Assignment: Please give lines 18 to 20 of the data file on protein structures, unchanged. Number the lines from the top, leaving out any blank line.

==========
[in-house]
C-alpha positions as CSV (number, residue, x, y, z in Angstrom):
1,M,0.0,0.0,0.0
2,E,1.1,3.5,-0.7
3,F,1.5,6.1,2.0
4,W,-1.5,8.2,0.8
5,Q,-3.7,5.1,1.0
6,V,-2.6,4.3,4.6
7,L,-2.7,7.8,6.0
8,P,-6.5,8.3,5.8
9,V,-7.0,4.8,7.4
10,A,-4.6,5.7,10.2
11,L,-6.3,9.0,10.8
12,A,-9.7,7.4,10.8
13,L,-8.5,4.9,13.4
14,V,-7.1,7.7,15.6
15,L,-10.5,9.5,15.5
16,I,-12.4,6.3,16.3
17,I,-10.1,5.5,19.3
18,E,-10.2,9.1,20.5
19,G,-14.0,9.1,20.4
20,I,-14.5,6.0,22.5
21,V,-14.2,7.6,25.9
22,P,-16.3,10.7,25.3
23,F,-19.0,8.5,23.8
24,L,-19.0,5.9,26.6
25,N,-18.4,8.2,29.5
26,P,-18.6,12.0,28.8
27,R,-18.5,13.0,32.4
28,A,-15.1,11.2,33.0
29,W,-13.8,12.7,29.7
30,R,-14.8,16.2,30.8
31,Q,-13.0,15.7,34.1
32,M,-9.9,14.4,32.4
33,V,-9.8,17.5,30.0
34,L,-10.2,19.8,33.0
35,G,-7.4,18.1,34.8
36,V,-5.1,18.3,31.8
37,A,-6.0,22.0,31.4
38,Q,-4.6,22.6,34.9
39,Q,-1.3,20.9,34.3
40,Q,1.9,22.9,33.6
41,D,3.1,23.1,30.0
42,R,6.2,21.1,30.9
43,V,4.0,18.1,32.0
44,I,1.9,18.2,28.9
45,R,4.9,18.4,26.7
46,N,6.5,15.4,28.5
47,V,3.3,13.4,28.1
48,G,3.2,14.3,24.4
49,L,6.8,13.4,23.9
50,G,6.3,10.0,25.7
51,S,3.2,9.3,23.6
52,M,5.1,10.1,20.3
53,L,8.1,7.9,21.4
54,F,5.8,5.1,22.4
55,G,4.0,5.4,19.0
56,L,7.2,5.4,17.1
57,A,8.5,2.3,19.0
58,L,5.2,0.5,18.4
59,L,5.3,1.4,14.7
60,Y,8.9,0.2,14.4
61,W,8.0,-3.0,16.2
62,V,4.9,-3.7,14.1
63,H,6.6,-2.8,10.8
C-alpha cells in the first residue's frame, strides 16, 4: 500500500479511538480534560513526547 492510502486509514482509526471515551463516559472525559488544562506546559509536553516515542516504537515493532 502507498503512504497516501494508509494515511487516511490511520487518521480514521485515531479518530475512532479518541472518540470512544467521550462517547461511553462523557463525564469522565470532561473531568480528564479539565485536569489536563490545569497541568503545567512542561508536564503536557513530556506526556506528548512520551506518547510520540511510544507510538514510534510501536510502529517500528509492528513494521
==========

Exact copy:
16,I,-12.4,6.3,16.3
17,I,-10.1,5.5,19.3
18,E,-10.2,9.1,20.5